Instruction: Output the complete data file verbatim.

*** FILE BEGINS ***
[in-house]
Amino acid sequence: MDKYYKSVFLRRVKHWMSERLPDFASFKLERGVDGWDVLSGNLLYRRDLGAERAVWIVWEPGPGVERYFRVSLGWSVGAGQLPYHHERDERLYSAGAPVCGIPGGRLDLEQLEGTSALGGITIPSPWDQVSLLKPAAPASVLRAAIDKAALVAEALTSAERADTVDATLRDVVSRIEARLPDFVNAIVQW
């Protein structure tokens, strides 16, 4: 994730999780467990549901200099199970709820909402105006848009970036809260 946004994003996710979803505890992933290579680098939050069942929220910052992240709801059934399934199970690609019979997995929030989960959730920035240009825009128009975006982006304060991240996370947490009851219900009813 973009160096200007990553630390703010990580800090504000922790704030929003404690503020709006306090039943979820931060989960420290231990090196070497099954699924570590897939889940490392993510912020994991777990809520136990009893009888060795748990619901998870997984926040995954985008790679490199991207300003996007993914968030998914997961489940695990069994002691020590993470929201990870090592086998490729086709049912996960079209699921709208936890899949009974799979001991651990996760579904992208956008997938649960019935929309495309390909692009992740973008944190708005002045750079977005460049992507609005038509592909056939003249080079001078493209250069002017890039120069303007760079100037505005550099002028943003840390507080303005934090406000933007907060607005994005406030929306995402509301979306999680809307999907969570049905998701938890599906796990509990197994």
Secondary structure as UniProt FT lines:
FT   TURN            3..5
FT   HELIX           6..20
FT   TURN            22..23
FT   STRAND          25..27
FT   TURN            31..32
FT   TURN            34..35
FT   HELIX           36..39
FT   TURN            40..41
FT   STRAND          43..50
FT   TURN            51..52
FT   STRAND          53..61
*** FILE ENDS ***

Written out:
[in-house]
Amino acid sequence: MDKYYKSVFLRRVKHWMSERLPDFASFKLERGVDGWDVLSGNLLYRRDLGAERAVWIVWEPGPGVERYFRVSLGWSVGAGQLPYHHERDERLYSAGAPVCGIPGGRLDLEQLEGTSALGGITIPSPWDQVSLLKPAAPASVLRAAIDKAALVAEALTSAERADTVDATLRDVVSRIEARLPDFVNAIVQW
């Protein structure tokens, strides 16, 4: 994730999780467990549901200099199970709820909402105006848009970036809260 946004994003996710979803505890992933290579680098939050069942929220910052992240709801059934399934199970690609019979997995929030989960959730920035240009825009128009975006982006304060991240996370947490009851219900009813 973009160096200007990553630390703010990580800090504000922790704030929003404690503020709006306090039943979820931060989960420290231990090196070497099954699924570590897939889940490392993510912020994991777990809520136990009893009888060795748990619901998870997984926040995954985008790679490199991207300003996007993914968030998914997961489940695990069994002691020590993470929201990870090592086998490729086709049912996960079209699921709208936890899949009974799979001991651990996760579904992208956008997938649960019935929309495309390909692009992740973008944190708005002045750079977005460049992507609005038509592909056939003249080079001078493209250069002017890039120069303007760079100037505005550099002028943003840390507080303005934090406000933007907060607005994005406030929306995402509301979306999680809307999907969570049905998701938890599906796990509990197994």
Secondary structure as UniProt FT lines:
FT   TURN            3..5
FT   HELIX           6..20
FT   TURN            22..23
FT   STRAND          25..27
FT   TURN            31..32
FT   TURN            34..35
FT   HELIX           36..39
FT   TURN            40..41
FT   STRAND          43..50
FT   TURN            51..52
FT   STRAND          53..61